We’ve got to keep being public.  We’ve got to keep the conversation going.  Most LDS people—including many, many Mormon feminists—just don’t know Mormon women’s history like we should.  We’ve got to teach ourselves (start with the links embedded here) and build the resources to educate the younger ones coming up.  We’ve got to build scholarship funds for Mormon feminist single mothers. We’ve got to fund publications like Exponent. We’ve got to write books on Mormon feminist thought, experience, and theory.  We’ve got to finish our college educations.  We’ve got to spend less time in private Facebook groups, and more time on public blogs like Feminist Mormon Housewives where our conversations are recorded for history, because Mormon women’s history matters.  Less time fighting with strangers and more time talking with men and women who want to learn.  Less time worrying about what others think and more time knowing our truths and living our lives.

Sister Pantswarrior, we Mormon women are raised to crave approval.  But this world needs leadership, and leaders by definition can’t wait for others to approve before they identify and act to meet needs. Think of our Mother Eve.  Don’t crave approval. Know who you can get some nurturing from when you need it, because we all need it sometimes.  But more than approval crave knowledge.  Crave wisdom.  Crave courage. Crave oxygen.  Crave humor. Crave solidarity.  Crave community. All of these make the lumps that come with Mormon feminism—and you can certainly handle them–so much easier to take.

Send your query to, or follow @askmormongirl on Twitter.


Filed under feminism

I’m thrilled by the big change in Mormon women serving missions. But my heart hurts too. Help?

Today’s announcement about the change in missionary age for young women was, of course, wonderful news. I am delighted my daughter will grow up in a church and culture that will promote her spiritual development, allow her to serve, and allow marriage to happen at the proper time and place (and I sure hope that is well into her 20s.) I felt the spirit telling me how wonderful a change this is, but my heart was broken that for me it is a change too late in coming. 

 How do you let go of anger and hurt from growing up in a culture and institution that taught things about the role of women and about the timing and urgency of marriage that shaped pivotal decisions in your life? I’m grateful things will be better (at least in this respect) from now on, but I can’t help but grieve for what might have been.


Continue reading


Filed under feminism

My wife and I are really anguished over gender issues in Mormonism. Help?

My wife is a Mormon feminist, and I share many of her views. We have two children who we love very much and we want to raise them in a way that will keep them in the faith and close to the Spirit, while still hoping to instill in both of them progressive, compassionate views. We want them both to feel valuable and loved, by us and by our Heavenly Parents, despite whatever cultural pressures may be placed on them.

Obviously, there are some cultural elements of Mormonism that make some of these goals of ours difficult. Sometimes I look at my daughter and my son and simply don’t know how to teach them in a way that will help them find the deep spirituality and closeness to God that I have found within the core doctrines of the Church, while still helping them see and avoid some of the destructive attitudes and double standards that are applied against women in the Church. We want our son to see women as peers, as equals, as friends, not as opposites to somehow balance out prescribed, enforced gender roles. We want our daughter to feel the liberation of being her own person, living a life of intelligence, spirituality, and self esteem, feeling like she can do good both in the home and out in the wider world. We want that for both of our children.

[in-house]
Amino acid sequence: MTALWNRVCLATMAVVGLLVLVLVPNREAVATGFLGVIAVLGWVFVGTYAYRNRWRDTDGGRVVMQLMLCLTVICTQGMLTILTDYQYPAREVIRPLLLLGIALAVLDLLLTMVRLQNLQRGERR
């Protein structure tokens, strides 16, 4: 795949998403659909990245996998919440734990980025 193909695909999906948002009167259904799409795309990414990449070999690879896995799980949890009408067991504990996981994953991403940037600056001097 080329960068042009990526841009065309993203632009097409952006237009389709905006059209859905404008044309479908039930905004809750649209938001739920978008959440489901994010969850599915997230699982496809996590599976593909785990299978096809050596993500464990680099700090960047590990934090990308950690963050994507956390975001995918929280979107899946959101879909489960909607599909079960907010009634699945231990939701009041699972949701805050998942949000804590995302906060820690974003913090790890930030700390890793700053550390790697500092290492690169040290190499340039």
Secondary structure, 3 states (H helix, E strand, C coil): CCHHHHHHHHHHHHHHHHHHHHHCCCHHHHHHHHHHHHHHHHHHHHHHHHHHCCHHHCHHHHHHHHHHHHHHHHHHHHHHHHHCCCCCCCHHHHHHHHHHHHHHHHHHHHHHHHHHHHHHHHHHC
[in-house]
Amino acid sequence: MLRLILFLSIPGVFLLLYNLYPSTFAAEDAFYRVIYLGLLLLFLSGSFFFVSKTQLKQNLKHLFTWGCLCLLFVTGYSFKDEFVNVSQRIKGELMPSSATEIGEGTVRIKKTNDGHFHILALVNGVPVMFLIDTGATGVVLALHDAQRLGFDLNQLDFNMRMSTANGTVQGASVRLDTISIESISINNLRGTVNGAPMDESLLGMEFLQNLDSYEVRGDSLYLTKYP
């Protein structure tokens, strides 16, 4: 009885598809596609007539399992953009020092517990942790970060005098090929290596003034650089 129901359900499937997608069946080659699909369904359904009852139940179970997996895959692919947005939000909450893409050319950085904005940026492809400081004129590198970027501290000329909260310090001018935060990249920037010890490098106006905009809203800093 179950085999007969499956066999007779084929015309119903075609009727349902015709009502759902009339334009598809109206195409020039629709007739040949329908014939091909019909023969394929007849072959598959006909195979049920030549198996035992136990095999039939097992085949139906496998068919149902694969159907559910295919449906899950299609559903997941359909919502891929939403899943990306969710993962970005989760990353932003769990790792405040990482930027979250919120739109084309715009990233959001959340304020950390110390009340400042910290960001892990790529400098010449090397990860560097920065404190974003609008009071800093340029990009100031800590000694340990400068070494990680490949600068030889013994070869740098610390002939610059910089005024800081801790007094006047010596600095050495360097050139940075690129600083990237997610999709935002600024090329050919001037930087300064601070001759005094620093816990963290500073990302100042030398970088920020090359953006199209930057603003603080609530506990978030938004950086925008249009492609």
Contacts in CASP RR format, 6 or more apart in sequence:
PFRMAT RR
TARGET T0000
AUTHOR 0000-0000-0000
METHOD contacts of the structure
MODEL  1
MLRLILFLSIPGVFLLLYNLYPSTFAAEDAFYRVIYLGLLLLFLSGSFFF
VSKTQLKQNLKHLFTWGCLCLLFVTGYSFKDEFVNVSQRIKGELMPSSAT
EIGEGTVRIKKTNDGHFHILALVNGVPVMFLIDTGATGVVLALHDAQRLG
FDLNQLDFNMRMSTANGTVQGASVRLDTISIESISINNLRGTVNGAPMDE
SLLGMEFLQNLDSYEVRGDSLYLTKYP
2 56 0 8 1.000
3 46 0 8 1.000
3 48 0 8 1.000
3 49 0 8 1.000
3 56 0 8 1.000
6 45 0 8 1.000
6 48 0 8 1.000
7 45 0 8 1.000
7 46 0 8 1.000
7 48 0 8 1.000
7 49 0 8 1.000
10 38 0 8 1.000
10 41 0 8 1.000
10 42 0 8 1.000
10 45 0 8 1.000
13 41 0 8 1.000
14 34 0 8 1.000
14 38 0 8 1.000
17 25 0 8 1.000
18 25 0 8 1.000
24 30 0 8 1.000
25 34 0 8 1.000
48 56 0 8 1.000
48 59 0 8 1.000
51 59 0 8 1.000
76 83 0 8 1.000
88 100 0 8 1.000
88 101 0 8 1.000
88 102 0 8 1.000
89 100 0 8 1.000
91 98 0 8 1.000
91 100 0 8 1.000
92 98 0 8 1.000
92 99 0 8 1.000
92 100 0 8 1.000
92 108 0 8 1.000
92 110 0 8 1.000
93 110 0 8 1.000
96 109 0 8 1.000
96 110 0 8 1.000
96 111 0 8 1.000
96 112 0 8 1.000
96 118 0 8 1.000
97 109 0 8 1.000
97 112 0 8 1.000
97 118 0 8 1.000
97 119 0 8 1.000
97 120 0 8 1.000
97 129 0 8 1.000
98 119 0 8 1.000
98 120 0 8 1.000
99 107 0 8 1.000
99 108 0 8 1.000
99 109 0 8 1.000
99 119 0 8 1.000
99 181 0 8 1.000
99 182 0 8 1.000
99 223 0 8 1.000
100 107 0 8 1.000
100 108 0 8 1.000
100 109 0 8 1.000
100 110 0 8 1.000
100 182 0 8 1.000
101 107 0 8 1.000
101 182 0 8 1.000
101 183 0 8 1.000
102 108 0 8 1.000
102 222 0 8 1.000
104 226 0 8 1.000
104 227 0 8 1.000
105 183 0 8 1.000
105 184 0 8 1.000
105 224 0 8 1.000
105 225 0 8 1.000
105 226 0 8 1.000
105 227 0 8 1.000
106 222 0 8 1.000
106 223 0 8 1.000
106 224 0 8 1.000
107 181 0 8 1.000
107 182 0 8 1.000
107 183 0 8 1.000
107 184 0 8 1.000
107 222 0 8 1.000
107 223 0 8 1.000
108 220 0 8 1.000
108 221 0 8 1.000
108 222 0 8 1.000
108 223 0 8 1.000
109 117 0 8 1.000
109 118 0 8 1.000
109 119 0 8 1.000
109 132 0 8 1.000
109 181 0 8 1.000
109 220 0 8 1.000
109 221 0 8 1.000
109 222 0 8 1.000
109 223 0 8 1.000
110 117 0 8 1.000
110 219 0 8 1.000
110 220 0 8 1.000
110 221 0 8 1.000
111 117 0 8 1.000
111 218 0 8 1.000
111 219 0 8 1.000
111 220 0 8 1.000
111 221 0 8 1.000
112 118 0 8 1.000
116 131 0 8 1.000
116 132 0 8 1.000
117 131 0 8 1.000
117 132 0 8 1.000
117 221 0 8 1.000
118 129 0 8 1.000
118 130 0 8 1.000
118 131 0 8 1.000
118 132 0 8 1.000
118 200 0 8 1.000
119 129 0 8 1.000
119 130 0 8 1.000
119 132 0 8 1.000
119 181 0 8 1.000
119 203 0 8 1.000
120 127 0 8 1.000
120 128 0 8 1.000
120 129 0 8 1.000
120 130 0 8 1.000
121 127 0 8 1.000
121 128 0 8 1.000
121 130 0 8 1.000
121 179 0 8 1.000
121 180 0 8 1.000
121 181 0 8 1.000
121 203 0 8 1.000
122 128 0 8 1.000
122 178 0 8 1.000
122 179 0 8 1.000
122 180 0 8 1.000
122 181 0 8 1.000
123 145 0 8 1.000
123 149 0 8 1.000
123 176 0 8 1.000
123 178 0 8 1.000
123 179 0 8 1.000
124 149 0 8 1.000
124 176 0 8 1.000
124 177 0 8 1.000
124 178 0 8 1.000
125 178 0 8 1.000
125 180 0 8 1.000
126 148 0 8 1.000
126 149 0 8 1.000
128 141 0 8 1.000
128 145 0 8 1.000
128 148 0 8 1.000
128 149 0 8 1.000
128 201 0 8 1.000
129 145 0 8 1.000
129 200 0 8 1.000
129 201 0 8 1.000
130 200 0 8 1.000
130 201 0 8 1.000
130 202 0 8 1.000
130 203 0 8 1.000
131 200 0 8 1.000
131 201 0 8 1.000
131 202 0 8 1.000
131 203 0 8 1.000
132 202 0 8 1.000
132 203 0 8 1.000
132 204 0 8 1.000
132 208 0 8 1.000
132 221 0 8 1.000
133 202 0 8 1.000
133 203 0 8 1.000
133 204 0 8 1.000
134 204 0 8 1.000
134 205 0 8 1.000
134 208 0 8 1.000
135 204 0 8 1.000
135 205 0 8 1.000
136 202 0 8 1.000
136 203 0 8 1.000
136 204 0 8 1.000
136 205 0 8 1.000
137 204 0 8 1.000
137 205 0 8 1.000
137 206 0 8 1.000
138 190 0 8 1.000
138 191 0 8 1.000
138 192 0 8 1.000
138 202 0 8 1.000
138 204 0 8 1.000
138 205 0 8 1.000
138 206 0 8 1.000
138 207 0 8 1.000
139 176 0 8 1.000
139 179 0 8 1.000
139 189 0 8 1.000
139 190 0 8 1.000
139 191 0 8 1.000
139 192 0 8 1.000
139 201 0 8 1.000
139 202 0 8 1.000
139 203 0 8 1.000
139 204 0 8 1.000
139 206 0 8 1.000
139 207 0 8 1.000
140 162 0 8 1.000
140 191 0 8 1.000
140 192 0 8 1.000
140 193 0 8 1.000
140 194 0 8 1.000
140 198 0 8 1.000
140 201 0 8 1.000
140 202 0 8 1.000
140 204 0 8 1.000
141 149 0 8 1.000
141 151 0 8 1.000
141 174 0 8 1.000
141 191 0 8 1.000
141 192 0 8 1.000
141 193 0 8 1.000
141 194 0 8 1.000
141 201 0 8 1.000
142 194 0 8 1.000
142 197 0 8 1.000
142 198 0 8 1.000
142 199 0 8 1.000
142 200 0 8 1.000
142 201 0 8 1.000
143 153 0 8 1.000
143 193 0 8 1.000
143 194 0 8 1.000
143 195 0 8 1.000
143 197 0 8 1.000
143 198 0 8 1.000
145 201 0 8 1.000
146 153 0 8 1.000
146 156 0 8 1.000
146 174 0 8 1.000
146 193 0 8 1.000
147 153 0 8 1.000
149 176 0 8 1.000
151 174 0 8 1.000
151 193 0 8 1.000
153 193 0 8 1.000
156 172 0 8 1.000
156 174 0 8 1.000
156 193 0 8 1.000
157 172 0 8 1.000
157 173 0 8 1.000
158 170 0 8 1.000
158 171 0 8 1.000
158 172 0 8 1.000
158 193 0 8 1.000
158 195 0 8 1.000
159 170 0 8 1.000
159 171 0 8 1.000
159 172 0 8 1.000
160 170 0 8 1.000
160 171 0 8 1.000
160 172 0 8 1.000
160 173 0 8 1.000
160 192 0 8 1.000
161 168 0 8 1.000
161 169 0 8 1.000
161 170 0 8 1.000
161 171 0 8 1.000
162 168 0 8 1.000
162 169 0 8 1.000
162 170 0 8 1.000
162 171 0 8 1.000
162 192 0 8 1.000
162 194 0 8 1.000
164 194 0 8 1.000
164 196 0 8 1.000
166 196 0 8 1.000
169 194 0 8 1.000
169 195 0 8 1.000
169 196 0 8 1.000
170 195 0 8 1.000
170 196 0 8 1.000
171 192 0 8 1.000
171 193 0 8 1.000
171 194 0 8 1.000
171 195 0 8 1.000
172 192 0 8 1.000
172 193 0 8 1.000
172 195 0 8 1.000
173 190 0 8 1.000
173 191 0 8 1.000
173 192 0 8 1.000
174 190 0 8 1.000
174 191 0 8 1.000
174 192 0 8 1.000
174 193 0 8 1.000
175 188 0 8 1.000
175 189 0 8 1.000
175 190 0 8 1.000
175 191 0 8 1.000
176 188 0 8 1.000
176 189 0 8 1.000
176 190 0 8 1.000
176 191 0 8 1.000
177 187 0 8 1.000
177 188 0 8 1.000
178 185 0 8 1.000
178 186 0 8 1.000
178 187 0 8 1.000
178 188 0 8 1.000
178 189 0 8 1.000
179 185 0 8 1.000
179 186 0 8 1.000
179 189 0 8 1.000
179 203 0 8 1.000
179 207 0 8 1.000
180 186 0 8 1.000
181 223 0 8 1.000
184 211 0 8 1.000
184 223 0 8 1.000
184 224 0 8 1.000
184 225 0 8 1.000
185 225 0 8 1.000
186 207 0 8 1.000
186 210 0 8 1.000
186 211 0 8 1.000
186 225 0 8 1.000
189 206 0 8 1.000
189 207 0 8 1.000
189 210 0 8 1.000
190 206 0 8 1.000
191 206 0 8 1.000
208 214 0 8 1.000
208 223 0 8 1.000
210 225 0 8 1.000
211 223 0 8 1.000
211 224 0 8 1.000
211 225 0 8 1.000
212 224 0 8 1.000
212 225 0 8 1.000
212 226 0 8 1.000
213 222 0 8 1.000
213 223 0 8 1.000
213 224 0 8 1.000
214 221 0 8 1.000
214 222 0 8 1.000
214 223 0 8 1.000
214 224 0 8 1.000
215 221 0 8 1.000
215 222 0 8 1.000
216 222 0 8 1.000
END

Sometimes I find my wife crying in desperation and anguish over the conflict she feels inside. She has a deep testimony and has had many spiritual experiences that have kept her in the Church. But there is a constant tension, as she resists some of the hurtful tendencies of Mormon culture and the persistence of certain sexist attitudes. She especially feels the ache towards our Heavenly Mother. She wants to get closer to Her, this figure of Divine Feminism, whom we give quiet lip service to in the Church (but not publicly, and not too loudly). She is hidden behind a veil and She has become taboo, which wrenches my wife’s heart. 

I want to help her. I want to help my children as they grow up. Frankly, sometimes I also want to help myself. These questions aren’t so easy for me either. I have put forth a great deal of prayer, and felt inspiration at times, but I would also love to hear other perspectives.  Help?

Warmest Regards,

Seeking a Better Way

Continue reading


Filed under faith transition, feminism

How dare you even mention women and ordination on national television? Or, inside the NBC Rock Center special on Mormons.

“Nice job taking a hit on your church by complaining about ordination. Did God discriminate against men when he gave women vaginas?  Why can’t men have babies?  So why can’t your daughter pass the sacrament? Or be a prophet?  I guess that too must be oppression of the woman right?”

We could call this installment of Ask Mormon Girl the “Inside NBC Rock Center” edition.  Because questions like these are the ones I’ve gotten aplenty after my three-soundbite appearance in the Mormons in America special.

As for the behind the scenes scoop—All throughout the process, I found the producers very kind and gracious and sincerely interested in humanizing our faith.  I will say that I wish they hadn’t shown garments on television, or given quite so much time to Abby Huntsman, as beautiful as she is to watch.  I wish they had included the footage they took of my family praying at our dinner table.  And I wish that the three soundbites they used from the two hour interview they did with me had drawn more broadly from my description of the joys of growing up Mormon, the experience of interfaith families, and the broad-ranging concerns of Mormon feminists and not just focused in on the question of ordination and the threat of excommunication.  It’s too often that Mormon feminism gets put in the ordination-excommunication box.  And it’s not a comfortable box in which to live.

Continue reading


Filed under feminism, Women